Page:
I figured it was about time for me to tackle the CIO dashboard topic since you’ve been good enough to read along so far and were probably wondering if I would ever get around to it. I think this is a pretty substantial topic, so I plan to use a series of posts to cover it over the next few weeks.
Part 1 (this post) explores the rationale for and attributes of a CIO dashboard. Part 2 will discuss dashboard audience. Part 3 will cover dashboard design considerations and offer some examples. The last post, Part 4, will summarize things in a 10 tips list.
Why Do You Need a CIO Dashboard?
Come on, aren’t you already swimming in data? Most people are, but there are a few paralyzed by reporting – sort of a feast of famine situation. Nevertheless, the idea of a dashboard is appealing.
Here are some of the reasons I have heard for taking on this kind of project:
- “I need a summary of what’s going on across IT”
- “I want to show progress that IT is making toward our goals”
- “I need to better justify IT investments to the organization”
- “I need a way to track a specific target set by the CEO/my boss”
Consider a comment from JP Morgan Chase CEO Jamie Dimon on how he and his leadership team work (from Fortune, June 8, 2009):
You have to be very disciplined, and this is even more important in a crisis. Our management team, 15 to 30 people, talk every day at 7:30, 12 noon, and five o’clock – what’s going on, sharing information, making some decisions on the spot, reviewing facts and information.
In plain English is a requirement for all of his team to be armed with the right information every day that can be used to make timely decisions. This is what I would want my CIO dashboard to do for me.
5 Characteristics of a CIO Dashboard
These are the five as the core attributes of a CIO dashboard, or any management dashboard for that matter:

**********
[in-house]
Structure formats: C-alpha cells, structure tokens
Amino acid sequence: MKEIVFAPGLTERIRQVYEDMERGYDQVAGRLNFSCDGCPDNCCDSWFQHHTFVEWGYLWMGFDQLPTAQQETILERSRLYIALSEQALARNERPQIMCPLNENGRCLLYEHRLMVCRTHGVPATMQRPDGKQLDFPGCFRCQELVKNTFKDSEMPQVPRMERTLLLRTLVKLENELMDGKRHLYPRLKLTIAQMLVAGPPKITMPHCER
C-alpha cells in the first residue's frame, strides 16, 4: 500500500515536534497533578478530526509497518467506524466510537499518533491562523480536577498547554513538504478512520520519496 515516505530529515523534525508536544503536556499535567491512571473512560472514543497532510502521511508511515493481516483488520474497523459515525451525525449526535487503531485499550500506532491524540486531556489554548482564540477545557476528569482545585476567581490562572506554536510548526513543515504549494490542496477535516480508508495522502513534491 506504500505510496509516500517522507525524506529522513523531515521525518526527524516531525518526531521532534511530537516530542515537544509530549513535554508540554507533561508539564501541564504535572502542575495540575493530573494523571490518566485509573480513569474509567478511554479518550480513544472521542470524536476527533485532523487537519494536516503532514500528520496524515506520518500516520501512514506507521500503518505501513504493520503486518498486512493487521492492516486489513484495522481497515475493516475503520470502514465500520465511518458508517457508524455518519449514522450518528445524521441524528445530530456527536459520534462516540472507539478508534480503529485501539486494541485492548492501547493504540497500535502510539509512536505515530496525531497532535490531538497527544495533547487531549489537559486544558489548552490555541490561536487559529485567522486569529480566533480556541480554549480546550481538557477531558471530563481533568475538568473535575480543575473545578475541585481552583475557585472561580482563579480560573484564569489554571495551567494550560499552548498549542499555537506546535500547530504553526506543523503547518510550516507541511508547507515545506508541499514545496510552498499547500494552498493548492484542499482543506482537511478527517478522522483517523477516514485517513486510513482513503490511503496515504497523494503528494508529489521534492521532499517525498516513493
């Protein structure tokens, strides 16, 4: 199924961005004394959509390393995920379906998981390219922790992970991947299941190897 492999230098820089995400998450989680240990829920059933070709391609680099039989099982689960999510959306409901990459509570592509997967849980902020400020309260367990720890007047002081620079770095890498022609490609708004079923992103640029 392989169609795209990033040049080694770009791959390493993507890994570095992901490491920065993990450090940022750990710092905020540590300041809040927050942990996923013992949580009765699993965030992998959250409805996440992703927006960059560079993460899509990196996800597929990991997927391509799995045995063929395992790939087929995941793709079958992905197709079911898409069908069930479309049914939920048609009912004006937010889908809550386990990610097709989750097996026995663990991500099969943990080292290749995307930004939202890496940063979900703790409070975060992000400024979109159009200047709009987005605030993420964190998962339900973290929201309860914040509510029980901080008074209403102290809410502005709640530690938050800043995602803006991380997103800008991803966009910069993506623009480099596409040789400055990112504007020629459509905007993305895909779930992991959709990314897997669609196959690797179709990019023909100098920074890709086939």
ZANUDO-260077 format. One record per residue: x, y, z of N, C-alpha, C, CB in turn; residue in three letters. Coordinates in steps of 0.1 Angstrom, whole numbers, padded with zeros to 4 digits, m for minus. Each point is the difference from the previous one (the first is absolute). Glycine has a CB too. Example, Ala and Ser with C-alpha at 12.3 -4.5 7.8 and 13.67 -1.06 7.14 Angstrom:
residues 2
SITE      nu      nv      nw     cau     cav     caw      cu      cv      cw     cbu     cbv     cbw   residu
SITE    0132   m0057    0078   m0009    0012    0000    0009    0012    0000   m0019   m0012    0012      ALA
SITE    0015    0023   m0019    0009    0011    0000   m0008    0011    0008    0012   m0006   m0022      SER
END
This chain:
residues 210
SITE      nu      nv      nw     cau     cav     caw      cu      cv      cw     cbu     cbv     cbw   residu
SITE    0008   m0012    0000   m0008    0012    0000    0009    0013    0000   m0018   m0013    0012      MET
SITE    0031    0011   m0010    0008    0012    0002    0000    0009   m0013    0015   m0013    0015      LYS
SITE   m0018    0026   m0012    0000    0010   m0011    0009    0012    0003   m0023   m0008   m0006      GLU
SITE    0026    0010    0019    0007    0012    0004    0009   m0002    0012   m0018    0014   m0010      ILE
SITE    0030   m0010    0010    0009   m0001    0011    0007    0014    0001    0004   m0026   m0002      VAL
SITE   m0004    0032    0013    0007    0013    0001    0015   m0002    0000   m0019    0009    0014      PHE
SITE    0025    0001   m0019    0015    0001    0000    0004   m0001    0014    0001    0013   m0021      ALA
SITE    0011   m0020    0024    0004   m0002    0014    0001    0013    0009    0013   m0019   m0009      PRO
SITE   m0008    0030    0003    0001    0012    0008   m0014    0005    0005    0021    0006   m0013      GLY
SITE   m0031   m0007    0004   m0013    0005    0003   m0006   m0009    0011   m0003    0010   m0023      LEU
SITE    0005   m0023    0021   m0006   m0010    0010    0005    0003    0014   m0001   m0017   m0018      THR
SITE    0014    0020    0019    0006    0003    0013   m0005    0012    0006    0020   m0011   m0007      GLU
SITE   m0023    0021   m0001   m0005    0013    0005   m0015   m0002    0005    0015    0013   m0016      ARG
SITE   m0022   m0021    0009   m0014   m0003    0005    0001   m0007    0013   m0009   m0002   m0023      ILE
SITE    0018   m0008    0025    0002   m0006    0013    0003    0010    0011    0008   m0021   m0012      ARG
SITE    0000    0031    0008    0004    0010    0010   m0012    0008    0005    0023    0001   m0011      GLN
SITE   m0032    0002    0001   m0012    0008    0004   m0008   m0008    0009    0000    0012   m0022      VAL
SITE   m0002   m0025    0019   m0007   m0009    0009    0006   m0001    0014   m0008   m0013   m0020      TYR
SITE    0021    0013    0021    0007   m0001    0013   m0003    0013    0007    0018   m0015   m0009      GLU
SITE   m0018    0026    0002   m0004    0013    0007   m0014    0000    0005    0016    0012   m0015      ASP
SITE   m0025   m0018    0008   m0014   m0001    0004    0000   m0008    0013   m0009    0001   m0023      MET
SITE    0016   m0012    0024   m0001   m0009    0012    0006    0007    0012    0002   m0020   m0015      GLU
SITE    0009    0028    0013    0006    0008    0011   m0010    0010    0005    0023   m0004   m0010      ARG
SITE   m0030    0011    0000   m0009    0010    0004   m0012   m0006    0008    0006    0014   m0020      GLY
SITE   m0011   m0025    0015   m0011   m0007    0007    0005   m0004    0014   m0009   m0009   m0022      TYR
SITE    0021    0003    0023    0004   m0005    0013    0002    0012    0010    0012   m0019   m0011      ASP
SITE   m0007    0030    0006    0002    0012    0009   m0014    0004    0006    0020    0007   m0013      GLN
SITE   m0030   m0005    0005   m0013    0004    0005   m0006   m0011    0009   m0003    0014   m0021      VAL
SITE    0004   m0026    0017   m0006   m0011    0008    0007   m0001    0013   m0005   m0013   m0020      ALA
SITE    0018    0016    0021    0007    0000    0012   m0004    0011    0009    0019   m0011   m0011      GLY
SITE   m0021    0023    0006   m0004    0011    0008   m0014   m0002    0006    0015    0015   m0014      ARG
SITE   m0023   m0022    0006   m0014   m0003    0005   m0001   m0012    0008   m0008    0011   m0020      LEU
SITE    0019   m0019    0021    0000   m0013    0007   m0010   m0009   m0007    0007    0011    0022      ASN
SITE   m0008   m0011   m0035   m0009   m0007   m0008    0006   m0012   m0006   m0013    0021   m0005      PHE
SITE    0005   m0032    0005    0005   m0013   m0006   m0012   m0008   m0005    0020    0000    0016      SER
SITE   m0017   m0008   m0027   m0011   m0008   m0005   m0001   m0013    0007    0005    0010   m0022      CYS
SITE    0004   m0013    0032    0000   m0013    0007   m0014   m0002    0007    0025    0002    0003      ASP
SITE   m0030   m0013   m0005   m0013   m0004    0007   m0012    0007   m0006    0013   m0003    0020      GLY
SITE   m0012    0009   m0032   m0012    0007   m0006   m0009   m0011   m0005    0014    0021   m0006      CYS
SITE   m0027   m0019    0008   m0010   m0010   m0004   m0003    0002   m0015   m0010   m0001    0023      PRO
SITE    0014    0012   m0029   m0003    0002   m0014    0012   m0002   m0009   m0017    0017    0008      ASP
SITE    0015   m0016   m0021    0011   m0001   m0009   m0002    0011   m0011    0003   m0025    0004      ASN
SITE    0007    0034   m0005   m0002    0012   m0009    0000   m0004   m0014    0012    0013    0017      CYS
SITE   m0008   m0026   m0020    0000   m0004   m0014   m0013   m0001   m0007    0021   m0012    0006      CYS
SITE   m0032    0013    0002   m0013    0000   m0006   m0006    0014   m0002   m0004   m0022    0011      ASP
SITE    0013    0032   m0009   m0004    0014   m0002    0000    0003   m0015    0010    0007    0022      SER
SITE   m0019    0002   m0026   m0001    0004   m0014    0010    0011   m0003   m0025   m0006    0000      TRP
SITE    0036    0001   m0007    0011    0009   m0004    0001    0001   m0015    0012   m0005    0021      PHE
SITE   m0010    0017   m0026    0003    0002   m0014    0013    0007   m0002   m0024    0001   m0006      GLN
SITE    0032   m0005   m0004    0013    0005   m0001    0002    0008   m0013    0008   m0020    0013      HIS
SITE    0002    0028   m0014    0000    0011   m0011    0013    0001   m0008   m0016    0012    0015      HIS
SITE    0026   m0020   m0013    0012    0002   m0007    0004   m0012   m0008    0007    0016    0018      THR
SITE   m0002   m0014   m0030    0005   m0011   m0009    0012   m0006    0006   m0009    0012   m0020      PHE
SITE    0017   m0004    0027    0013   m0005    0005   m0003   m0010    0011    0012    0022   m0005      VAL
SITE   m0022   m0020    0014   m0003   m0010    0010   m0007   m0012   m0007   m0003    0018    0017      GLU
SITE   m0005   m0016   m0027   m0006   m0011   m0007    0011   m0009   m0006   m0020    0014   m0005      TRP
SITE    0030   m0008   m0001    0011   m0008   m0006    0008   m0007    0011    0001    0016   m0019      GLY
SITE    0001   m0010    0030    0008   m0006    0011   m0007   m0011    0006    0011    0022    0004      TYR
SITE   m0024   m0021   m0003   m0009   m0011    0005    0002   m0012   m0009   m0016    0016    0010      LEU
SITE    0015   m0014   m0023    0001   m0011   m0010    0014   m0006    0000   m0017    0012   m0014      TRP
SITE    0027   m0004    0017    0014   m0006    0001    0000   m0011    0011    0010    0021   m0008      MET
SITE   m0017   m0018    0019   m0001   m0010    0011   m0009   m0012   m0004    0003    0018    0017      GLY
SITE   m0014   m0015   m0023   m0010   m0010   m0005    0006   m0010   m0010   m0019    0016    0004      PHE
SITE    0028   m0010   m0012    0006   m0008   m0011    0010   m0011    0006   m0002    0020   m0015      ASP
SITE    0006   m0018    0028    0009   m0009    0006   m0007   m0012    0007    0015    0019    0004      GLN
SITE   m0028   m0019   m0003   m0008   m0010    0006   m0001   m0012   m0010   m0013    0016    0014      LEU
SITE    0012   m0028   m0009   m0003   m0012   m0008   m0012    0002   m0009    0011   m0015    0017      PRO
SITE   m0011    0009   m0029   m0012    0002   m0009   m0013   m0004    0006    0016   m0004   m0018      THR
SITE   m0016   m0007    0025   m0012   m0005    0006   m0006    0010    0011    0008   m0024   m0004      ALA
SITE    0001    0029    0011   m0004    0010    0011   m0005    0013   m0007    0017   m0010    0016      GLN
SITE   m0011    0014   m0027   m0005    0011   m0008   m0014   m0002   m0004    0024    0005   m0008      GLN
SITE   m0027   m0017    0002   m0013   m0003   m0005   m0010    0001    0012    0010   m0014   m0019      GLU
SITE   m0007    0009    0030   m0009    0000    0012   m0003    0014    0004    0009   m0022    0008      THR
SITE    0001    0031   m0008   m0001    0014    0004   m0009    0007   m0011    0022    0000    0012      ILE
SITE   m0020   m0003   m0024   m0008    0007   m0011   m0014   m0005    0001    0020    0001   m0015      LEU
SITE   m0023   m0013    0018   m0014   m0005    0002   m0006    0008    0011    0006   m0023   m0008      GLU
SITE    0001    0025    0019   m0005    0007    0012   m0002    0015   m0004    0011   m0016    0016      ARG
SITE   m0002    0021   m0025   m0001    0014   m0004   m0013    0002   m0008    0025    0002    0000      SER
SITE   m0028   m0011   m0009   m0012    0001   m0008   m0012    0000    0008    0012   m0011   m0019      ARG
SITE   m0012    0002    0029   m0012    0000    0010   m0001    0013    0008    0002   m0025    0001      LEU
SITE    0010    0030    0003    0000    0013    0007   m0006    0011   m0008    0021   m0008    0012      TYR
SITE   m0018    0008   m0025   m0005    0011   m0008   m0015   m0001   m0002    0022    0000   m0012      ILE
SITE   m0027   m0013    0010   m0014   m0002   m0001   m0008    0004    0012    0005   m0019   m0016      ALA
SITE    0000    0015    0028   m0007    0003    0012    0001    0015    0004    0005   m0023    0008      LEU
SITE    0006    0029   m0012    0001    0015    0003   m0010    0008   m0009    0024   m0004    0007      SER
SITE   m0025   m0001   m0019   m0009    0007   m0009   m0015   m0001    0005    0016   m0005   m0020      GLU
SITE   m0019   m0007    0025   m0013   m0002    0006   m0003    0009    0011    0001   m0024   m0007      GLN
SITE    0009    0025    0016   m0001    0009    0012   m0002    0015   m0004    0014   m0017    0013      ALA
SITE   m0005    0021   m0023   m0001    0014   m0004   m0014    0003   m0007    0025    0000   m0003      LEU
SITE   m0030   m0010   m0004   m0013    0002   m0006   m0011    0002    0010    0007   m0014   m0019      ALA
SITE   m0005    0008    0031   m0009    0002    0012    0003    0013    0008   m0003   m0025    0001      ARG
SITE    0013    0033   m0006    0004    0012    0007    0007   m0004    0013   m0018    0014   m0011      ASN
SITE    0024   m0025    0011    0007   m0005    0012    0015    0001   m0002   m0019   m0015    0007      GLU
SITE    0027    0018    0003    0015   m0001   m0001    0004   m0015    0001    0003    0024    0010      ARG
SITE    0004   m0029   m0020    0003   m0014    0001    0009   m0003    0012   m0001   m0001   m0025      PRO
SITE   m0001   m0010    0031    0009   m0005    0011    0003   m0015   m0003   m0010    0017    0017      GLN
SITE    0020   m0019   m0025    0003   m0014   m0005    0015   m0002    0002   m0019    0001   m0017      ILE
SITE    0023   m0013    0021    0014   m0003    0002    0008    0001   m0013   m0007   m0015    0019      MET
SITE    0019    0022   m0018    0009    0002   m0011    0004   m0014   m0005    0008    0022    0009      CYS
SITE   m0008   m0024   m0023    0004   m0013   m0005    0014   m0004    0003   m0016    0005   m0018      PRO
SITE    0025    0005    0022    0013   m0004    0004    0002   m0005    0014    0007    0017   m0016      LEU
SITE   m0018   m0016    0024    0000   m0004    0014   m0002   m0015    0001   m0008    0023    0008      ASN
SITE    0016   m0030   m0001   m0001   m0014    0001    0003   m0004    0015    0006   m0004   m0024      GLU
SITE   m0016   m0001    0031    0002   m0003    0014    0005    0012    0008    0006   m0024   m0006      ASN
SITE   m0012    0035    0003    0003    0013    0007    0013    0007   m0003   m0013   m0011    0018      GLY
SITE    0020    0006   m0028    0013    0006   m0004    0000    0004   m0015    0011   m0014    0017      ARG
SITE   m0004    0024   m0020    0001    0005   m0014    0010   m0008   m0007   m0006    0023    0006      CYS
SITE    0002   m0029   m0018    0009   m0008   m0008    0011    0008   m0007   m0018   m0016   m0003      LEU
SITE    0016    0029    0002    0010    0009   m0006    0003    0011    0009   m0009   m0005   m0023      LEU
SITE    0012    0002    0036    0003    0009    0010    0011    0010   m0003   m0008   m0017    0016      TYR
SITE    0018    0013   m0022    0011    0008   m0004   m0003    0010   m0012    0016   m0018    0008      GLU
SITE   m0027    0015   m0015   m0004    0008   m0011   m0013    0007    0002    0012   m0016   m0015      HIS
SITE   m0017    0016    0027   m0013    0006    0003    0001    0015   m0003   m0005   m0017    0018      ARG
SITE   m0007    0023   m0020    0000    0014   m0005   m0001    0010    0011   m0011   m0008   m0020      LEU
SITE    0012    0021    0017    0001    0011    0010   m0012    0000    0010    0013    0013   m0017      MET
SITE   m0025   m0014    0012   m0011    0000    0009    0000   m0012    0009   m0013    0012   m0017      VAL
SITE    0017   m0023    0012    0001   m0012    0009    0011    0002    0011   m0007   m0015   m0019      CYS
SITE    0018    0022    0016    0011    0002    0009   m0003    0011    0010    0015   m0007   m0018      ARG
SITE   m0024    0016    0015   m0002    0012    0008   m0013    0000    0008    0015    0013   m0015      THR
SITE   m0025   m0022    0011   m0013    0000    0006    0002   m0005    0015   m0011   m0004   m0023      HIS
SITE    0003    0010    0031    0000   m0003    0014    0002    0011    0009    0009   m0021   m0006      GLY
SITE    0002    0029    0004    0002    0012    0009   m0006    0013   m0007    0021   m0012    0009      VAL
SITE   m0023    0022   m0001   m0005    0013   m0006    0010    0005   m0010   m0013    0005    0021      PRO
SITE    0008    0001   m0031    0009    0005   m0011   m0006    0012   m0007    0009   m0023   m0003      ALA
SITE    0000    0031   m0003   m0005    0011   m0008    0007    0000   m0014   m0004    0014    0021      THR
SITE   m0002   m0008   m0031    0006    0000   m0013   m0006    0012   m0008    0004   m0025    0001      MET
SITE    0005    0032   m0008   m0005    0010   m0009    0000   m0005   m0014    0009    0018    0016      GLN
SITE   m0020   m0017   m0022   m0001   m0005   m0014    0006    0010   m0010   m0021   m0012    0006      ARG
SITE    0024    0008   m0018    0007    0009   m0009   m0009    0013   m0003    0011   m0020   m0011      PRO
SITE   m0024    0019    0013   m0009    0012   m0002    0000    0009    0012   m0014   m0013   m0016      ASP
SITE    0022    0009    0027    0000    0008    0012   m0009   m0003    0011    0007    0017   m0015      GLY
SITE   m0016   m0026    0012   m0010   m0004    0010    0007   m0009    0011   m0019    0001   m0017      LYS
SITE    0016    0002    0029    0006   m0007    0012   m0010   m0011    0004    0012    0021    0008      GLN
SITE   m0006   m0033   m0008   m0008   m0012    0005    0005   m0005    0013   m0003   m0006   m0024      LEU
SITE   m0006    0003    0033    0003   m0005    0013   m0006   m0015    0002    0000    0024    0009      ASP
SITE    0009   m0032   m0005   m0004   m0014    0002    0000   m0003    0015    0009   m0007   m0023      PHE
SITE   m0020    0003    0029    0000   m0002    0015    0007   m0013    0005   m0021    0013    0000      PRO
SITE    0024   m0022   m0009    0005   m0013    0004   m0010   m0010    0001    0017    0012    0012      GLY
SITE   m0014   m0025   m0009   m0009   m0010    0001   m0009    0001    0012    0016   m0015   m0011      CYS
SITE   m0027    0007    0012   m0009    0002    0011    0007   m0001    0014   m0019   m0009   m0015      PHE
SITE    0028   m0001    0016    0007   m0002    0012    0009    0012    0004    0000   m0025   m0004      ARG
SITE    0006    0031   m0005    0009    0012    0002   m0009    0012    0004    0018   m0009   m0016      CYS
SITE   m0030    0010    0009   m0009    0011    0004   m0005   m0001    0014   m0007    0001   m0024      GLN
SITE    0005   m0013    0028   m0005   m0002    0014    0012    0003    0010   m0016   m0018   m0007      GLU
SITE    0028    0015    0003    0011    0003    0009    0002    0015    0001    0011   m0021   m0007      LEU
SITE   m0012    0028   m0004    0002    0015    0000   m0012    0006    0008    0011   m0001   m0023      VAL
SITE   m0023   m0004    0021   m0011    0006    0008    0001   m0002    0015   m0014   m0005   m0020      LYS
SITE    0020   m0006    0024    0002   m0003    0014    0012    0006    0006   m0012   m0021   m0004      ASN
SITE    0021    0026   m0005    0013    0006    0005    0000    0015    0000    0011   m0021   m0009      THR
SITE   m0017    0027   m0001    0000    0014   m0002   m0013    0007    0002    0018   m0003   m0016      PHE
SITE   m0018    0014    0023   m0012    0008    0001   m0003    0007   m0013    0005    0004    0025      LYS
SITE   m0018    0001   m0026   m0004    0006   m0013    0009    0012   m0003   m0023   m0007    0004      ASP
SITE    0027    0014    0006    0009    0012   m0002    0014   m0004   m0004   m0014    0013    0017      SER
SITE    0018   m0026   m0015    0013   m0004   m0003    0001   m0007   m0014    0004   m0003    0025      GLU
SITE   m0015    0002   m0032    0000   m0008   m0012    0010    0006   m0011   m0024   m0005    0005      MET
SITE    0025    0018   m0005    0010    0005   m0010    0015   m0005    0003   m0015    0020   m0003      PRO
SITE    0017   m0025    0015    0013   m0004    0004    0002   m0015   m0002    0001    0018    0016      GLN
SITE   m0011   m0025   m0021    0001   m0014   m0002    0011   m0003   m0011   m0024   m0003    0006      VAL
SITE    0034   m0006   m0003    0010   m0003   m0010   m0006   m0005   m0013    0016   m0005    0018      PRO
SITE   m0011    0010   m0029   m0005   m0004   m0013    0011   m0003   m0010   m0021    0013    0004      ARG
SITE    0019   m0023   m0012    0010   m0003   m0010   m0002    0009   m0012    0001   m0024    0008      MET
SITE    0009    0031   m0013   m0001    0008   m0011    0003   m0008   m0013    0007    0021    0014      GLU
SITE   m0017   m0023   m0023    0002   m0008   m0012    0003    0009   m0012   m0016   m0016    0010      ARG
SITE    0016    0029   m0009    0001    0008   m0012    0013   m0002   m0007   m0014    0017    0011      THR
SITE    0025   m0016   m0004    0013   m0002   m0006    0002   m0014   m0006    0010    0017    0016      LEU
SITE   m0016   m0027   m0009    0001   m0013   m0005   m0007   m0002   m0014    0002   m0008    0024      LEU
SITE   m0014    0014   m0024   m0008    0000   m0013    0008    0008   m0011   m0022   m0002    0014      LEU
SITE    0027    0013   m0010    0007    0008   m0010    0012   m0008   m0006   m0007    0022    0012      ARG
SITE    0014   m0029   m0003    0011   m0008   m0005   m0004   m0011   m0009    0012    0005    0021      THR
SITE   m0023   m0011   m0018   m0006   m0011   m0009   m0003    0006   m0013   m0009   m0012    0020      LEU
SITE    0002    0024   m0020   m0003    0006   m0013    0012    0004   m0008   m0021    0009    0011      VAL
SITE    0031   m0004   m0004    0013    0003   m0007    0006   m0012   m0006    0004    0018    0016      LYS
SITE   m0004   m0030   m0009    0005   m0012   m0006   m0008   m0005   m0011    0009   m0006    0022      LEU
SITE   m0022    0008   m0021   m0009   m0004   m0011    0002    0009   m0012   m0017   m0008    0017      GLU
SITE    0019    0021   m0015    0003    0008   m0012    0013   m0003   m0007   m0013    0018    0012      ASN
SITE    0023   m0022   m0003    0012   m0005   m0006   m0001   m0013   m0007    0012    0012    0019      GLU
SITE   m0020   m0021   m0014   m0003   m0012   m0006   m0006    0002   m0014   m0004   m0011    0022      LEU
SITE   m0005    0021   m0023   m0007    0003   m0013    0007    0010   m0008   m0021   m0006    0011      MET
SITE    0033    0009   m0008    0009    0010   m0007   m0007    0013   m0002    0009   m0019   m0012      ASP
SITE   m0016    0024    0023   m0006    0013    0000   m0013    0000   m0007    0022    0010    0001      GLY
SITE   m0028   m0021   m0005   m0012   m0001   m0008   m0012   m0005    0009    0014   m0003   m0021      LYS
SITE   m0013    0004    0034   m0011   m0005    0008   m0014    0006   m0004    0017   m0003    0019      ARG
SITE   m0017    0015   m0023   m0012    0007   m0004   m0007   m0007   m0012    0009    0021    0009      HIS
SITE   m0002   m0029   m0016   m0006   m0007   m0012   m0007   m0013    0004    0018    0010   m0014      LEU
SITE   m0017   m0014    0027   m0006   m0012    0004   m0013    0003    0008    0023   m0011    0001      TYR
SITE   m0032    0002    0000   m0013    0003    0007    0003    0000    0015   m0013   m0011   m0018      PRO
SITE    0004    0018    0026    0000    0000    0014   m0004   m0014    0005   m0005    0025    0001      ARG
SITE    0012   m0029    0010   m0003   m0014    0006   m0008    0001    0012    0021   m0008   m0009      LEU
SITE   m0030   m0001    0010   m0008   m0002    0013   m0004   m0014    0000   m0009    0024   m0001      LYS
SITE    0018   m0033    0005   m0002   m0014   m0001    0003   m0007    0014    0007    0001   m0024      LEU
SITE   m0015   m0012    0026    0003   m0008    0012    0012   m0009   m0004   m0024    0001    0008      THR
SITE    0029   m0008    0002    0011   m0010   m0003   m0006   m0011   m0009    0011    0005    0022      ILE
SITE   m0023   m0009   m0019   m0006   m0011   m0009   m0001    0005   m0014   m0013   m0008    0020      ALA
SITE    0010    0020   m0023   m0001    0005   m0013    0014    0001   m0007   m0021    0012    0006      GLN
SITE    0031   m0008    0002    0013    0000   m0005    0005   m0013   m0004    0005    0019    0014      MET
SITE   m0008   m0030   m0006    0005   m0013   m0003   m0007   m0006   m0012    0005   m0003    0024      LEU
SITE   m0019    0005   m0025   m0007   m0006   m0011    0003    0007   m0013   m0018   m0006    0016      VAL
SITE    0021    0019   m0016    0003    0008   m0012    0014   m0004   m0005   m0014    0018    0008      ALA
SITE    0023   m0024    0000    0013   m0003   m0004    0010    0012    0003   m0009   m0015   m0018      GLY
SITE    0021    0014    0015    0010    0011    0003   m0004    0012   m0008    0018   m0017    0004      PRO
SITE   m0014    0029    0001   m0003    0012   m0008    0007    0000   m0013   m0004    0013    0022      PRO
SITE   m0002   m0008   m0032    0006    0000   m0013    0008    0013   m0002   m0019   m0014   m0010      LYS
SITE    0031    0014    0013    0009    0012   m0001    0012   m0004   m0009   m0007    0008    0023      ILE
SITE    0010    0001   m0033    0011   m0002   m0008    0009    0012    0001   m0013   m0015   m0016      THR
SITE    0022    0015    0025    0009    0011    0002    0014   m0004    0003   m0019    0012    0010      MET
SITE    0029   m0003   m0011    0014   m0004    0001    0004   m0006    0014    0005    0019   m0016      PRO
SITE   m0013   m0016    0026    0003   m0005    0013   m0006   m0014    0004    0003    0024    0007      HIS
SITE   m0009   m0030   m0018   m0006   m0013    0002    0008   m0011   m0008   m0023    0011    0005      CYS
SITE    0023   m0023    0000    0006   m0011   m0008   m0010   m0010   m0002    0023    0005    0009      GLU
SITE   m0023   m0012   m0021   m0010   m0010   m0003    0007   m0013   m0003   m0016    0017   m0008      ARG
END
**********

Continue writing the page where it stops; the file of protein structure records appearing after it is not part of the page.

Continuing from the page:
- One Page in Length
- Easy to Read
- Doesn’t Require a Decoder Ring
One Page in Length
In keeping with the simplicity theme, a management dashboard should contain no more information than can fit on 1 8.5×11 page (or 1 window). Furthermore, while we would all like to think we live in a 100% digital world, the dashboard should be printable – a requirement if you have senior management as your audience.
Easy to Read
Data graphics should draw the viewer’s attention to the sense and substance of the data, not to something else.
A good dashboard needs to be low on the chartjunk and generous with white space.
Doesn’t Require a Decoder Ring
Not only should a dashboard be easy to read, the data must stand on its own and not required a legend or key. For example, one of my insurance clients has a composite metric to measure and report on the “health” of a major replatforming program – red, yellow, green. Much quantitative and quantitative data combine to create the measure, but it is not simple or transparent. Instead, they would be better served by reporting metrics like budget to complete and earned value measures.
One of the biggest challenges in management reporting is data accuracy. A CIO of a regional bank I have been working with wants to understand how much of her staff are working on strategic projects. The problem is that the time tracking system only provides maintenance and trouble-ticket related categories and some generic project buckets. The resulting data is virtually meaningless.
Up to Date
The dashboard metaphor often leads to a desire for real-time data. I purposely use the term up-to-date instead because real-time data is both extremely difficult to deliver accurately and almost never needed.
In the next post, I will lay out some ideas about tailoring your dashboard to your audience and some design considerations, including online versus printed dashboards. I look forward to your comments and suggestions.
Go to the next post: 4 Types of CIO Dashboards
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